Noseda’s inaugural American program with NSO proves a mixed bag

Fri Jan 20, 2017 at 12:45 pm

Gianandrea Noseda led the National Symphony Orchestra in an American program Thursday night.

Every four years the city of Washington shuts down for the inauguration of a new president, but the music goes on.

Next fall Gianandrea Noseda will have his own “inauguration” as the new music director of the National Symphony Orchestra. The Italian conductor took the podium of his new ensemble for a final guest appearance this week, predictably in a program of American music, heard at the first performance on Thursday evening, shortly after the president-elect’s inauguration eve concert at the Lincoln Memorial.

The Kennedy Center is marking the 100th anniversary of President Kennedy’s birth this coming May. The second half opened with the Fanfare for the Inauguration of John F. Kennedy, composed by Leonard Bernstein for Kennedy’s inauguration eve gala concert in 1961. It is a trifle, over in less than a minute when Bernstein seemed to run out of ideas and wrote a major chord, leaving the orchestration for Sid Ramin to complete. The NSO played the piece for the first time at a concert in 2011, celebrating the 50th anniversary of Kennedy’s inauguration. It did not need to be repeated.

It was a curious way to honor President Kennedy, playing the suite from John Williams’ score for the 1991 film JFK, which trades in highly dubious conspiracy theories. The playing of the NSO was polished, beginning with the elegiac trumpet solo by principal William Gerlach. Williams powered the music for the “Motorcade” sequence with tense snare drum, dissonant string clouds, and looming brass, providing a nefarious tinge to Stone’s recasting of the facts of the assassination. As he often does, Williams turned to a lush all-strings texture for the “Arlington sequence,” beautifully played by the NSO strings.

Oddly the NSO also played another John William suite, from the music for Steven Spielberg’s Lincoln, paired with Aaron Copland’s Lincoln Portrait. The juxtaposition was apt, as Williams took many stylistic cues for this score from Copland’s elegiac work. In form the selection of pieces was similar to that for JFK, with a misty-eyed trumpet solo and an all-string conclusion. Instead of the unsettled dissonance, though, pianist Lisa Emenheiser and concertmaster Nurit Bar-Josef convincingly led sections of folk-style Americana.

Composed in the wake of the Pearl Harbor attack, Copland’s Lincoln Portrait is not great music. In his send-up of the piece, Peter Schickele showed that the style is quite easy to imitate and that it can give faux solemnity to even the most ridiculous words. Noseda, who claimed in pre-concert remarks that he was getting to know this program of American music for the first time, kept the tempos crisp and unyielding. The musicians handled the admittedly corny minstrel song snippets (“Camptown Races” among others) with sincerity, and actress Phylicia Rashad, who was Mrs. Huxtable on The Cosby Show, brought dignity to the narration. She got ahead of herself at one point, trying to speak over one of the loud sections that are supposed to come between the spoken portions, but a subtle gesture from Noseda put her back on track.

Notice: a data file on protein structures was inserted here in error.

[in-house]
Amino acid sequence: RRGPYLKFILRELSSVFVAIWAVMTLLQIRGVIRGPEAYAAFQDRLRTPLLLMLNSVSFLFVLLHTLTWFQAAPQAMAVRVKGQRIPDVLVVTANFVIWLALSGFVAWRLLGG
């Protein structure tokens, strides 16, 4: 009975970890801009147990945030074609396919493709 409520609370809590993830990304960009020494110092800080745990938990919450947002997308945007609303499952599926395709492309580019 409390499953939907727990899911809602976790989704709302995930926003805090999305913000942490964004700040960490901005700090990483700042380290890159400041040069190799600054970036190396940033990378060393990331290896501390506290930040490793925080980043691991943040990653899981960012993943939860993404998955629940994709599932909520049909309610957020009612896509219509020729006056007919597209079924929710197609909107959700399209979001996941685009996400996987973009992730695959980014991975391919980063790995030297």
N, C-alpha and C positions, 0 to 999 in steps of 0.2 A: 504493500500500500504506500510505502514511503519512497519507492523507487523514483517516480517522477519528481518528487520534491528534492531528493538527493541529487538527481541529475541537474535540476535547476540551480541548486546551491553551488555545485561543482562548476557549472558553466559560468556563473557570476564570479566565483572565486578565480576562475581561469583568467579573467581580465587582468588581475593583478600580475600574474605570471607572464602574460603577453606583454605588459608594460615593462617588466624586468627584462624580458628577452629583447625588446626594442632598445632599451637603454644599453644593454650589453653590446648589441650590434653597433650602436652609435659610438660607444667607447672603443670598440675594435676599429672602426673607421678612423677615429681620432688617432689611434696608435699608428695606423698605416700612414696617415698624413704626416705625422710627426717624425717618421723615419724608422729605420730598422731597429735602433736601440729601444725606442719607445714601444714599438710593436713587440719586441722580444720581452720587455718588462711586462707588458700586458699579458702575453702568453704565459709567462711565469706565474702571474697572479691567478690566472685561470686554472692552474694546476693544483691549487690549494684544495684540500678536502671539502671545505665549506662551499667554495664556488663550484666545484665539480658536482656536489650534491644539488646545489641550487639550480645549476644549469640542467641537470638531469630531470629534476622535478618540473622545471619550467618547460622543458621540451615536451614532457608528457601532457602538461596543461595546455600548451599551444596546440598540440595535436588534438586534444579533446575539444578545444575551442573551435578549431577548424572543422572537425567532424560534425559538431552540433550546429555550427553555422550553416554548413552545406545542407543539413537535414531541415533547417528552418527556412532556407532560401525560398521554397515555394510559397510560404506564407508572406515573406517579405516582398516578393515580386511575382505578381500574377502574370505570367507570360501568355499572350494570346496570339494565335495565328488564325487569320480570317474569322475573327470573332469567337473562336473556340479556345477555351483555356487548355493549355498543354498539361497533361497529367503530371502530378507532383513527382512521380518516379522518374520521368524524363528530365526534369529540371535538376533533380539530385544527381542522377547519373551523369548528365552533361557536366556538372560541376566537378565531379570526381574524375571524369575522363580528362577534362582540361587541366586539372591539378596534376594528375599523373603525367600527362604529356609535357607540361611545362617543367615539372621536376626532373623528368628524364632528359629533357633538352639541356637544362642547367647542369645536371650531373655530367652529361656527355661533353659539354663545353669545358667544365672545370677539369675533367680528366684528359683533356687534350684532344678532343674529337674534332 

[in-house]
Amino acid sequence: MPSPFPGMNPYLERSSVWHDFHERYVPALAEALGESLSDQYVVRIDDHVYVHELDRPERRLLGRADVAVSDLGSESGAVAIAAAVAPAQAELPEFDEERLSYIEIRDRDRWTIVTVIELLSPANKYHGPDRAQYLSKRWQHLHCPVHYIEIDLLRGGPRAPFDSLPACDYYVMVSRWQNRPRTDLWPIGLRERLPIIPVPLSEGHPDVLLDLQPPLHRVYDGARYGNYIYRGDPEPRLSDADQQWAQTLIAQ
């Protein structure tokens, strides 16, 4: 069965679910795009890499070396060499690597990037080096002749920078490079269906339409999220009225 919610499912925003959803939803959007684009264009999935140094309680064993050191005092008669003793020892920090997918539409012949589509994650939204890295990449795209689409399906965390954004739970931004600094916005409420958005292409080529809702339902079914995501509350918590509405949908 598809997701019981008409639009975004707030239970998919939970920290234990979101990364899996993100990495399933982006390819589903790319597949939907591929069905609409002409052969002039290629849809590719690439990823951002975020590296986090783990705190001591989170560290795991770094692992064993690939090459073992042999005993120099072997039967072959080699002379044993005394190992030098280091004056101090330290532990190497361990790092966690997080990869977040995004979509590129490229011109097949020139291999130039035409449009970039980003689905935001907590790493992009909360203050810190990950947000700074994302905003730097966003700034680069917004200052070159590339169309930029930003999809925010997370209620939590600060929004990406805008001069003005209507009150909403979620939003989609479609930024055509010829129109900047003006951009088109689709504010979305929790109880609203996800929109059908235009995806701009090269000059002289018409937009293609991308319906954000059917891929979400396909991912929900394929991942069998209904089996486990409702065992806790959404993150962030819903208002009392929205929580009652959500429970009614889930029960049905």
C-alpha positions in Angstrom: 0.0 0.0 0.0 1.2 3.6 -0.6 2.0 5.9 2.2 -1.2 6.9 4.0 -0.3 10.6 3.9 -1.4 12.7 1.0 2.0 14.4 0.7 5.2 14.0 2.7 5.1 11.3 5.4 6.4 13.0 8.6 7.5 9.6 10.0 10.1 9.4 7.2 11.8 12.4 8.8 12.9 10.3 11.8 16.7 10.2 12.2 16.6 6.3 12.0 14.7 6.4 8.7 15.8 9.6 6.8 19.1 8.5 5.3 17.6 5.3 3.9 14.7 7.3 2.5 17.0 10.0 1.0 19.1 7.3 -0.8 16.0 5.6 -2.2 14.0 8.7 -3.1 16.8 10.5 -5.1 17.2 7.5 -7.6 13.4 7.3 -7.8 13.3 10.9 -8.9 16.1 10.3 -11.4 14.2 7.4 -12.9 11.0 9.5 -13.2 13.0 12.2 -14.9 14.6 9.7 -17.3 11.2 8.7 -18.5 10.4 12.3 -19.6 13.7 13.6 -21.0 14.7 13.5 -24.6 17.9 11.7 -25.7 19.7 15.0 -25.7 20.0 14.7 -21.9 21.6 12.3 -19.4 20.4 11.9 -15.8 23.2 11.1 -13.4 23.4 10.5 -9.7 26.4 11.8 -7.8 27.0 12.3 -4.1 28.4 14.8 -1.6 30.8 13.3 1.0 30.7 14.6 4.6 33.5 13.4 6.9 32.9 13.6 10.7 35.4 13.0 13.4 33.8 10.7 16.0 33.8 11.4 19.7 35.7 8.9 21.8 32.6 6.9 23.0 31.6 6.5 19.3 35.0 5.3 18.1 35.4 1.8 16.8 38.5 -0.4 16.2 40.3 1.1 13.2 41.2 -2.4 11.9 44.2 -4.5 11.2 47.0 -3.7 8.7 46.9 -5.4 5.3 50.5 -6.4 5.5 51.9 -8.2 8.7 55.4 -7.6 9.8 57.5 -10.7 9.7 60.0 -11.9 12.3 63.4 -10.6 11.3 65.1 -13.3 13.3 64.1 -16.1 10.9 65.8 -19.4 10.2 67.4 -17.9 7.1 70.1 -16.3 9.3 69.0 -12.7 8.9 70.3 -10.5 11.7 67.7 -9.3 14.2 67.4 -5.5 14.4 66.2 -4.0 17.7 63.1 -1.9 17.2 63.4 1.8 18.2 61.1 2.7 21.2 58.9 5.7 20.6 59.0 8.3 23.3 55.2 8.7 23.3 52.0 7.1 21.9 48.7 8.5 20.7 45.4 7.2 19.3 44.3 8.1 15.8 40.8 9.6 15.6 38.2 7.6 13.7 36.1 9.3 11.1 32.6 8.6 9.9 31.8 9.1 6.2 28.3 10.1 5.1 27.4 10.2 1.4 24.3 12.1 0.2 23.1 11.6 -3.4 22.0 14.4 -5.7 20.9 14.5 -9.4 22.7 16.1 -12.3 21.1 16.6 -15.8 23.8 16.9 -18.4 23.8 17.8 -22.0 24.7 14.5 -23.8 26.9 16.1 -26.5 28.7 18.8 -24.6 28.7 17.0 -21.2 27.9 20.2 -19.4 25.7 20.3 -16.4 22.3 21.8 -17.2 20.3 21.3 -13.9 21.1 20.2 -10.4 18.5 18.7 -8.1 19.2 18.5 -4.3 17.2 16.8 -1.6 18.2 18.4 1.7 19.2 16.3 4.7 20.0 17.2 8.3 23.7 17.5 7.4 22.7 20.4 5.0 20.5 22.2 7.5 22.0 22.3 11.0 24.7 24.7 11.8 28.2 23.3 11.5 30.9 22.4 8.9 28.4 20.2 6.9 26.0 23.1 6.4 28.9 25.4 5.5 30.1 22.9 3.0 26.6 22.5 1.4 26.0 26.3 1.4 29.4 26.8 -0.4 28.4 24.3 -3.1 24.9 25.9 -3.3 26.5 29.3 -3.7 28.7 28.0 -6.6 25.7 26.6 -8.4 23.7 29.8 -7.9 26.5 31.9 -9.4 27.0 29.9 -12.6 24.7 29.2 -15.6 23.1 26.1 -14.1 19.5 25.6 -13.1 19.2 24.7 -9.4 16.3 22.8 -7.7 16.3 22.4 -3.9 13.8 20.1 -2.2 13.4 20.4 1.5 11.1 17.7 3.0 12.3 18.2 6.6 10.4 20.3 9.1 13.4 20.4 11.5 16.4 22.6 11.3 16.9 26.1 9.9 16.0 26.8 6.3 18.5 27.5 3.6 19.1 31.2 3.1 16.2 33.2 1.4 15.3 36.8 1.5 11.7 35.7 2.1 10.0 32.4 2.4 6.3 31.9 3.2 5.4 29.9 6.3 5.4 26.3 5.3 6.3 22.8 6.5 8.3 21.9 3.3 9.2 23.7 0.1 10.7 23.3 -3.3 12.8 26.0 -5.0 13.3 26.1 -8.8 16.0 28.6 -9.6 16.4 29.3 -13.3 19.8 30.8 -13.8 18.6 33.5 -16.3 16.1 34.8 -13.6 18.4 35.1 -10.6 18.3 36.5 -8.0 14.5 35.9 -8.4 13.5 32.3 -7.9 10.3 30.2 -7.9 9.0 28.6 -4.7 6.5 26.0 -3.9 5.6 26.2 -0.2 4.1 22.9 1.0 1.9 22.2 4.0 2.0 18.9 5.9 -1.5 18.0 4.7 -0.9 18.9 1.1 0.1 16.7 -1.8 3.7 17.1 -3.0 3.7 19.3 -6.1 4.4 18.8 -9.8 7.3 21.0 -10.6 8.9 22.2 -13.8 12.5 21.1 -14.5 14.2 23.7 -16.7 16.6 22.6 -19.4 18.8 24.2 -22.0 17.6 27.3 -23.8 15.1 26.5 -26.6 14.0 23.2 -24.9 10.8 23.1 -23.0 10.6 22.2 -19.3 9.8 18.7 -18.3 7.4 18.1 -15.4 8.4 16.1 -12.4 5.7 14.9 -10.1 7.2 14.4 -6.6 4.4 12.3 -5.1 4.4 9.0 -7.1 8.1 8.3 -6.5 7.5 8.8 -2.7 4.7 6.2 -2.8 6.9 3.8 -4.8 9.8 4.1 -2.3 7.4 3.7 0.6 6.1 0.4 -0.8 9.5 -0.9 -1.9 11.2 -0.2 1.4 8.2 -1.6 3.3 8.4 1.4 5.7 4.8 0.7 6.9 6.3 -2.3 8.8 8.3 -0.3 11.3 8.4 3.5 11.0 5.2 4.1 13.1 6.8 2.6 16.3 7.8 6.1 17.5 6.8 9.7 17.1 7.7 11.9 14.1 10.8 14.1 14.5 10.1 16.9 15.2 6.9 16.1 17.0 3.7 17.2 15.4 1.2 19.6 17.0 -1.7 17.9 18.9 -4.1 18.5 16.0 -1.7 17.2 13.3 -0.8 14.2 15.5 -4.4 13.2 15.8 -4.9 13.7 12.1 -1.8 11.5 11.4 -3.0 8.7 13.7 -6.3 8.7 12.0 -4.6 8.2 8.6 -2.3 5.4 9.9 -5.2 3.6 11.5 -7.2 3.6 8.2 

George Gershwin’s Rhapsody in Blue, in the orchestration by Ferdinand Grofé, was the somewhat conventional conclusion to the evening. On the solo part pianist Jon Kimura Parker was effective without being distinctive, outshone by aptly jazzy, semi-improvisatory solos from clarinet, trumpet (assistant principal Steven Hendrickson this time), and trombone.

Parker took considerable rhythmic freedom in the unaccompanied sections, often slowing down to a crawl and then speeding back up in an often repeated gesture. Noseda wrung maximum energy from the final fast section, calling for the violins to keep their incisive melodic line taut and percussive like something out of Stravinsky.

The most poignant moment of the evening came first, with a heartfelt rendition of Stravinsky’s eclectic arrangement of The Star-Spangled Banner. Stravinsky, a recent immigrant to the United States because he was fleeing war, reharmonized the tune that had been the official national anthem of his adopted country for only about a decade. Offended by the changes, a police squad forced Stravinsky and the Boston Symphony Orchestra not to play his version at subsequent concerts after the work’s premiere. So much for President Kennedy’s admonishment that “in free society art does not belong to the spheres of polemic and ideology.”

The program will be repeated 3 p.m. Sunday.; 202-467-4600. will also broadcast the second performance, the NSO’s first collaboration with the online streaming service.

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